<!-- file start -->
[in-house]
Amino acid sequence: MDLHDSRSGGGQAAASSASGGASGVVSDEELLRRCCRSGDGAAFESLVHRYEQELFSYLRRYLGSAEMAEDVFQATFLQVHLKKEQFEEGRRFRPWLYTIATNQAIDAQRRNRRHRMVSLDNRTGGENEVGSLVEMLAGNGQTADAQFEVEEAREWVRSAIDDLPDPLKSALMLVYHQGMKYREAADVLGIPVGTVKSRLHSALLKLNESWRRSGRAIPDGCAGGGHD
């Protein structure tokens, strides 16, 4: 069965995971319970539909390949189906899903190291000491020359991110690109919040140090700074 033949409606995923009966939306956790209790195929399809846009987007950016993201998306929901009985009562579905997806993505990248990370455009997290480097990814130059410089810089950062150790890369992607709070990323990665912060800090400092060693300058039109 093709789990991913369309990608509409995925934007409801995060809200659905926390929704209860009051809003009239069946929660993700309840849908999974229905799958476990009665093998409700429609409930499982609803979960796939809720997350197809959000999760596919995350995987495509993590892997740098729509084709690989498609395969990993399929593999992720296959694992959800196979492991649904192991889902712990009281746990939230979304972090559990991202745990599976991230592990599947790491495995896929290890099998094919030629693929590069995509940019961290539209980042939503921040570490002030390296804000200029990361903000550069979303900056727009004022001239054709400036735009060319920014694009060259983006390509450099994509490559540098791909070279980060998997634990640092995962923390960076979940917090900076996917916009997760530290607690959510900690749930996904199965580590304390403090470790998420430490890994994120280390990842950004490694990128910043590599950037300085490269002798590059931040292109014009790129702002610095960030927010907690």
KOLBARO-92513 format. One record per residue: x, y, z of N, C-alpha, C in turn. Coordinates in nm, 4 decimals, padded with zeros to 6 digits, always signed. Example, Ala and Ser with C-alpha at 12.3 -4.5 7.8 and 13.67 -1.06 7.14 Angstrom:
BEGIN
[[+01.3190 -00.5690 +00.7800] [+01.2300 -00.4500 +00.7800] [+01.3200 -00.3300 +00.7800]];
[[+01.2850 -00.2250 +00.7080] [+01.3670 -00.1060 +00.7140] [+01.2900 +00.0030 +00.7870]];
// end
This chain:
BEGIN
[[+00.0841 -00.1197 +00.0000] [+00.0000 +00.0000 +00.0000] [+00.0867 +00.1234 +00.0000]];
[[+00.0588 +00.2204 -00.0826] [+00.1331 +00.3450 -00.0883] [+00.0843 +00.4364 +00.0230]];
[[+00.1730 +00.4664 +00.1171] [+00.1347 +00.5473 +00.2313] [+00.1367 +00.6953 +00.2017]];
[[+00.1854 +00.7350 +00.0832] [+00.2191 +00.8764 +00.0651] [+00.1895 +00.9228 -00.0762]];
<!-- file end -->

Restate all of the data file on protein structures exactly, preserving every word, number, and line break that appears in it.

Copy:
[in-house]
Amino acid sequence: MDLHDSRSGGGQAAASSASGGASGVVSDEELLRRCCRSGDGAAFESLVHRYEQELFSYLRRYLGSAEMAEDVFQATFLQVHLKKEQFEEGRRFRPWLYTIATNQAIDAQRRNRRHRMVSLDNRTGGENEVGSLVEMLAGNGQTADAQFEVEEAREWVRSAIDDLPDPLKSALMLVYHQGMKYREAADVLGIPVGTVKSRLHSALLKLNESWRRSGRAIPDGCAGGGHD
């Protein structure tokens, strides 16, 4: 069965995971319970539909390949189906899903190291000491020359991110690109919040140090700074 033949409606995923009966939306956790209790195929399809846009987007950016993201998306929901009985009562579905997806993505990248990370455009997290480097990814130059410089810089950062150790890369992607709070990323990665912060800090400092060693300058039109 093709789990991913369309990608509409995925934007409801995060809200659905926390929704209860009051809003009239069946929660993700309840849908999974229905799958476990009665093998409700429609409930499982609803979960796939809720997350197809959000999760596919995350995987495509993590892997740098729509084709690989498609395969990993399929593999992720296959694992959800196979492991649904192991889902712990009281746990939230979304972090559990991202745990599976991230592990599947790491495995896929290890099998094919030629693929590069995509940019961290539209980042939503921040570490002030390296804000200029990361903000550069979303900056727009004022001239054709400036735009060319920014694009060259983006390509450099994509490559540098791909070279980060998997634990640092995962923390960076979940917090900076996917916009997760530290607690959510900690749930996904199965580590304390403090470790998420430490890994994120280390990842950004490694990128910043590599950037300085490269002798590059931040292109014009790129702002610095960030927010907690």
KOLBARO-92513 format. One record per residue: x, y, z of N, C-alpha, C in turn. Coordinates in nm, 4 decimals, padded with zeros to 6 digits, always signed. Example, Ala and Ser with C-alpha at 12.3 -4.5 7.8 and 13.67 -1.06 7.14 Angstrom:
BEGIN
[[+01.3190 -00.5690 +00.7800] [+01.2300 -00.4500 +00.7800] [+01.3200 -00.3300 +00.7800]];
[[+01.2850 -00.2250 +00.7080] [+01.3670 -00.1060 +00.7140] [+01.2900 +00.0030 +00.7870]];
// end
This chain:
BEGIN
[[+00.0841 -00.1197 +00.0000] [+00.0000 +00.0000 +00.0000] [+00.0867 +00.1234 +00.0000]];
[[+00.0588 +00.2204 -00.0826] [+00.1331 +00.3450 -00.0883] [+00.0843 +00.4364 +00.0230]];
[[+00.1730 +00.4664 +00.1171] [+00.1347 +00.5473 +00.2313] [+00.1367 +00.6953 +00.2017]];
[[+00.1854 +00.7350 +00.0832] [+00.2191 +00.8764 +00.0651] [+00.1895 +00.9228 -00.0762]];